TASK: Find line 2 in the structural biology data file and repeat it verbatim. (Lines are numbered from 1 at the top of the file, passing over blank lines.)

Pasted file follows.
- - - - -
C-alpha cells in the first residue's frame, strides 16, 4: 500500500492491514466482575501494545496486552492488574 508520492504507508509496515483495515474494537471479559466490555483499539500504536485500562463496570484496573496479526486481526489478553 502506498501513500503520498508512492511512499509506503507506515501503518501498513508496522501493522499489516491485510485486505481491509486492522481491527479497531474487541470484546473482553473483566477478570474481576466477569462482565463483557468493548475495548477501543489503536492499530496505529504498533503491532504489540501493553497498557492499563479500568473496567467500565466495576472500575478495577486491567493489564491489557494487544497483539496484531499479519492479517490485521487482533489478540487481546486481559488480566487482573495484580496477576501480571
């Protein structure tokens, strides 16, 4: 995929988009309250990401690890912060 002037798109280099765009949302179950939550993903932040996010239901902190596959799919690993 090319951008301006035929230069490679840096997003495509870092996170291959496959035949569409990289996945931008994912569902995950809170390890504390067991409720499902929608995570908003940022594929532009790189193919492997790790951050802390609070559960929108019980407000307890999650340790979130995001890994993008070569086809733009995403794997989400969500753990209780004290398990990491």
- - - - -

């Protein structure tokens, strides 16, 4: 995929988009309250990401690890912060 002037798109280099765009949302179950939550993903932040996010239901902190596959799919690993 090319951008301006035929230069490679840096997003495509870092996170291959496959035949569409990289996945931008994912569902995950809170390890504390067991409720499902929608995570908003940022594929532009790189193919492997790790951050802390609070559960929108019980407000307890999650340790979130995001890994993008070569086809733009995403794997989400969500753990209780004290398990990491």